Nietzsche: Wakeful Dreams

Philosophers, scientists, historians; thinkers of all sorts find their own little territories of thought, usually exploring or pushing the boundaries of thinking already thought by others.

Truly great thinkers found their own countries of thought: the Descartes, Kants and Hegels of the world.

Friedrich Nietzsche, in my dim-witted estimation, did not just set the boundaries of his own country of thought, but discovered just how much unexplored territory there was underneath and beyond it. Descartes, Kant, Hegel, they had their own all-enveloping systems of thought; they knew they’d happened upon the truth and totality of things.

Nietzsche, vain and maniacal as he was, pointed far beyond boundaries set by philosophers, by looking deep within. He knew that we know nothing. Most of all, we know nothing of ourselves.

About halfway through Beyond Good and Evil, Nietzsche departs from the dense and complex prose characterising Parts 1 to 3. Part 4: Maxims and Interludes contains reams of powerful, pithy one-liners covering psychology, society, sex, religion, music, and everything in-between.

Nietzsche declared he philosophised with a hammer. The 122 hammer-blows in this chapter ‘sound out’ whether our ideas are hollow, by striking them at their very base; at the level of our most basic assumptions – as we shall see. These hammer-blows are fittingly abrupt, immensely powerful, shocking even, and often disorientating.

Enough of our prelude to Nietzsche’s interludes. We will limit ourselves with one to discuss today – more to come.

“What we do in dreams we also do when we are awake: we invent and fabricate the person with whom we associate – and immediately forget we have done so.”

Nietzsche, Beyond Good and Evil, §138

I’ve met many famous and/or dead people in my dreams. I’ve hung out with Barack Obama. I’ve ridden on horseback with Bruce Lee across the plains of Latvia. I am sorry to say, real as they felt, they were utter fabrications.

Nietzsche’s point – one of them, I think – is that we project and assume much of the person with whom we associate, much in the same way as we do in dreams. I couldn’t tell you anything meaningful about the lives of Obama or Bruce Lee, because they are simplified apparitions projected from my own mind, based on limited experience of both of them, both within my dream and ‘real’ life.

We witness someone do a good deed, see them post happy-looking photos on social media and hear that they are a good person. The remainder of a person, the stuff we don’t see, is – by us – invented and fabricated. They are simplified and categorised as a ‘good person’.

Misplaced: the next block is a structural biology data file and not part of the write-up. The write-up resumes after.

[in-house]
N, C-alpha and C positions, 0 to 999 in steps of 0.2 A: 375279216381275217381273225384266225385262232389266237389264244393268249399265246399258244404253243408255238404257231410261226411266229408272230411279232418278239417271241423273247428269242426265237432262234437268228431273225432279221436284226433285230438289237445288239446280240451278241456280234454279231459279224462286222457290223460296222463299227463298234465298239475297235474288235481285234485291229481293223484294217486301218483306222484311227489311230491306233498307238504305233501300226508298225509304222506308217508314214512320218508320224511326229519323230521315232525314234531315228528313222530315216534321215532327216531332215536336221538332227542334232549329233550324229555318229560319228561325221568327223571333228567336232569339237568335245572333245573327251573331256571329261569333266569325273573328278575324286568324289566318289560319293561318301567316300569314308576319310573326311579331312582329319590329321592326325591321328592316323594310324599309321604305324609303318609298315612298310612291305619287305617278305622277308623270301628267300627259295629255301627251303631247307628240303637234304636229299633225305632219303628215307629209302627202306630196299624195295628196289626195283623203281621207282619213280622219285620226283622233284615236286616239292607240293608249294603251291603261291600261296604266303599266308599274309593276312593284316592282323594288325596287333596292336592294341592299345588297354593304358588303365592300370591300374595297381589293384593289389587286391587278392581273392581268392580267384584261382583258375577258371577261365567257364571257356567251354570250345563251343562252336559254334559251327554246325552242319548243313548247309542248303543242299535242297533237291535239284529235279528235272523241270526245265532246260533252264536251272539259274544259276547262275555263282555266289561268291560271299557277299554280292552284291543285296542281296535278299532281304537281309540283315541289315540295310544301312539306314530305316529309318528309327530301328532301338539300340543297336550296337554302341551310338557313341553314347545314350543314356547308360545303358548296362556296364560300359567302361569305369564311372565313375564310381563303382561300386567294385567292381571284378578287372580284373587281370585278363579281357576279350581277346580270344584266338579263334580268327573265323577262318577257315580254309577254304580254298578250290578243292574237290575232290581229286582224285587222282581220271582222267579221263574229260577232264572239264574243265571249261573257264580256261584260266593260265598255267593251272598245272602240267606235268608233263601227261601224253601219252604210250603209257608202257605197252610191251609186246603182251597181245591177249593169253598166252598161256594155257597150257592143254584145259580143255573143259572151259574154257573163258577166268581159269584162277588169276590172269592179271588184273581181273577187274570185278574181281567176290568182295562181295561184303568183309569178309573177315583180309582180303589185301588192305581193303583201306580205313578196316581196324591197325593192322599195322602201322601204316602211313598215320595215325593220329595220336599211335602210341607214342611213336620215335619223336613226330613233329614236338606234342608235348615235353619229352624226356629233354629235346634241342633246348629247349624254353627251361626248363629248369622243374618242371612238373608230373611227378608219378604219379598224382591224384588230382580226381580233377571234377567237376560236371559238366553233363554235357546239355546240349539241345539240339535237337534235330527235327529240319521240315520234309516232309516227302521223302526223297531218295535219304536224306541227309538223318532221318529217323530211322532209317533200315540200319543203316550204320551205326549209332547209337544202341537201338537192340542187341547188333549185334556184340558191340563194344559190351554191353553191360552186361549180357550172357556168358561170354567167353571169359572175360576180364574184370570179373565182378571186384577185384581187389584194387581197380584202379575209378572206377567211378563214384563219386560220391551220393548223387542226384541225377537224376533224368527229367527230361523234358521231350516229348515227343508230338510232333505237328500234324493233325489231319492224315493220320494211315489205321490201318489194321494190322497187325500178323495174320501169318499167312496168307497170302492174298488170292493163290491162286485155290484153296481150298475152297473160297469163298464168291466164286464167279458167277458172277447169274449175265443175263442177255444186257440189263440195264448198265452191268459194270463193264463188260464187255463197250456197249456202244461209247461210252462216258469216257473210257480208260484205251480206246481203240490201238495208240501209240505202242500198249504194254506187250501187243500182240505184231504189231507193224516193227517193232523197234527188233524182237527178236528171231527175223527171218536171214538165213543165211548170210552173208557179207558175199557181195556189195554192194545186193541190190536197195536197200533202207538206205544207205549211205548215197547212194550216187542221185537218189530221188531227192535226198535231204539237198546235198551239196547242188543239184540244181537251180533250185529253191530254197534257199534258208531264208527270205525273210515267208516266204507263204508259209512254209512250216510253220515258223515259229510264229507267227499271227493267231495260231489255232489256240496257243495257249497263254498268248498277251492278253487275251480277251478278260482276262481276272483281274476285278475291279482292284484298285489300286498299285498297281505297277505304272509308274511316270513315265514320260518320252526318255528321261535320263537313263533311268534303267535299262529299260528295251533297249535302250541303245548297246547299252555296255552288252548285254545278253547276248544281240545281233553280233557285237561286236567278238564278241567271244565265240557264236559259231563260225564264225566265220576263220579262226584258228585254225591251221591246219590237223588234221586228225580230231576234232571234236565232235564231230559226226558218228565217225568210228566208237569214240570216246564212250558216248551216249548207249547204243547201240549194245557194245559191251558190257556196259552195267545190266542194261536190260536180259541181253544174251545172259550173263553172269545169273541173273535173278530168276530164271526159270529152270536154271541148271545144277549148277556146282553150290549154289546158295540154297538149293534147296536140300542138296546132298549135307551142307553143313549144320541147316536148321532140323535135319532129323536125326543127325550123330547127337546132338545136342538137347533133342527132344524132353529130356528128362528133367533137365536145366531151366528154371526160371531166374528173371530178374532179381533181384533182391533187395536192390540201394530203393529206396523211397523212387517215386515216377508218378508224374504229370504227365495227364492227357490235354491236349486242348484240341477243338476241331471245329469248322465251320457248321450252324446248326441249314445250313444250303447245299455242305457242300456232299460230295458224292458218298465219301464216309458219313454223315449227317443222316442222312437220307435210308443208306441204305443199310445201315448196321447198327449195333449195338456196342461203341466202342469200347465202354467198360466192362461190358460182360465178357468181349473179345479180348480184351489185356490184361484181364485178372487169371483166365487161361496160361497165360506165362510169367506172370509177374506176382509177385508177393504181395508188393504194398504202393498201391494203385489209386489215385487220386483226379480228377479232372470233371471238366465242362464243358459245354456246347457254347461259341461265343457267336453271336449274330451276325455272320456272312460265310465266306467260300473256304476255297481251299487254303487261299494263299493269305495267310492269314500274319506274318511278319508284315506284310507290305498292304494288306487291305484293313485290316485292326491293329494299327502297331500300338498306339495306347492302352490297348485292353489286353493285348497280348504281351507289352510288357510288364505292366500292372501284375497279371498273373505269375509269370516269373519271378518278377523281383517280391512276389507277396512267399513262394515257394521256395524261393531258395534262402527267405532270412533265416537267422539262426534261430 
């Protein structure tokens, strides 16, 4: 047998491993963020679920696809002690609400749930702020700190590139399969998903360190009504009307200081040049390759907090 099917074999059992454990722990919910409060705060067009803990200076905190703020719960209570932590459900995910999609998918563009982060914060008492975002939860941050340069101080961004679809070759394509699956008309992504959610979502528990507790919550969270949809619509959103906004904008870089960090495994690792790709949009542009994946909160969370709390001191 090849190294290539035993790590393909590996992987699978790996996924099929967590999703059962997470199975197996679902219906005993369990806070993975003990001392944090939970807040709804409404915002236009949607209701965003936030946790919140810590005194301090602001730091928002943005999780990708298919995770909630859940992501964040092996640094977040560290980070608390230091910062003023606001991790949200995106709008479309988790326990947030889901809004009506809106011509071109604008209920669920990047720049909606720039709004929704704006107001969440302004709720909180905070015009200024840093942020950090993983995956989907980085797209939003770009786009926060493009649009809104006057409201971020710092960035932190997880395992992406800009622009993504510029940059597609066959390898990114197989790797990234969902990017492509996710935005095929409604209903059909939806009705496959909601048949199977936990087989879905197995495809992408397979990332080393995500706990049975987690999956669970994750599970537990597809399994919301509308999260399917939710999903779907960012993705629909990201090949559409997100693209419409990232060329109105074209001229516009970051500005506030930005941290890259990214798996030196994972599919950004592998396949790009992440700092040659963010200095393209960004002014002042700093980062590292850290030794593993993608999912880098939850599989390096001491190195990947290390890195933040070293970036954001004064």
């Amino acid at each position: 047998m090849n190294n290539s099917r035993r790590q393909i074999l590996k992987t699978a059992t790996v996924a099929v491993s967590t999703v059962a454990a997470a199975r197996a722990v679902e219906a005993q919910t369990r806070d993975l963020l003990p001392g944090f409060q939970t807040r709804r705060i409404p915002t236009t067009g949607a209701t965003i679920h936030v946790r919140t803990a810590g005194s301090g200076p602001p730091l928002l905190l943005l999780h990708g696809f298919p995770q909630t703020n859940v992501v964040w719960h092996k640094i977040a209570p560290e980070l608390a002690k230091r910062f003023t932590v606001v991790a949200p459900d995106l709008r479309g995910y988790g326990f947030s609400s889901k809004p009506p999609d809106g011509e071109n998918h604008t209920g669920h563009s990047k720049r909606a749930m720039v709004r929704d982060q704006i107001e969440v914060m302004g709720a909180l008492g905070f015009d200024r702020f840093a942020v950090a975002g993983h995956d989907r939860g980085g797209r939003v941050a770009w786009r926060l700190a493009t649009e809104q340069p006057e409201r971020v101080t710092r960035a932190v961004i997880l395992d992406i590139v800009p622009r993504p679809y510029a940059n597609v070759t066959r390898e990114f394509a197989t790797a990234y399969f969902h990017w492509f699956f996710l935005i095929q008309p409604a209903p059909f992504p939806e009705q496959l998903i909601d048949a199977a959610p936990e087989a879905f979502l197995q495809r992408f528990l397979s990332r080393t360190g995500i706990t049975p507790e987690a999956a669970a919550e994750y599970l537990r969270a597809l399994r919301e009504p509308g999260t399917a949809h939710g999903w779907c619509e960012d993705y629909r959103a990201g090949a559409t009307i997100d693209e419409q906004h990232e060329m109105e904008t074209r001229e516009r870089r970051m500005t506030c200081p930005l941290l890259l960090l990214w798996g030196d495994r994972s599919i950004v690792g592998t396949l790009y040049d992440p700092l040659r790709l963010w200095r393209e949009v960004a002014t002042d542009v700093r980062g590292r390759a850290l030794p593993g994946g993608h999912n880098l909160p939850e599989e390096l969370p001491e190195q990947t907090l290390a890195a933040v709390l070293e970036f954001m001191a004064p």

To take an extreme example, just to caricature and illustrate Nietzsche’s point: Winston Churchill. I’m enchanted by his story. He was such a magnificent man, and illimitable arsehole. Do you know, for example, that he used to defraud art collectors by (quite convincingly) plagiarising great works of art and selling them as originals? Of his thousand or so biographies, you’re unlikely to read that in many. But that just does not fit within our collective projection of the man, which approximates an invention or fabrication more so than any other individual that springs to mind.

Likewise, we see only snippets of the people with whom we associate, even those closest to us. You’ve no true, verifiable knowledge of the inner-life of other human beings, their thoughts and feelings. You perceive some limited amount through limited perceptive apparatus, and assume the remainder. We project low resolution avatars of people, and assume that this invention or fabrication, this is who they are – for our own sanity and for simplicity, if nothing else.

This isn’t some paranoiac ramble. We barely have a grasp of our own thoughts and emotions, or even memories. Why would we ever assume we can bridge the gap with another human being, when we know not ourselves?

I speak not against friendship or love, by saying this, nor does Nietzsche. Just the opposite. These leaps of faith must be made if we are ever to make friends or find love or trust people. The point is this – and this is precisely what makes friendship and love so special – they are leaps of faith. You fall in love, into the unknown, into the unknowable. Therefore it’s important we invent and fabricate, to some degree, and ‘immediately forget we have done so’, lest we forever fret about the unknowable remainder of our friends and family. Such is faith.

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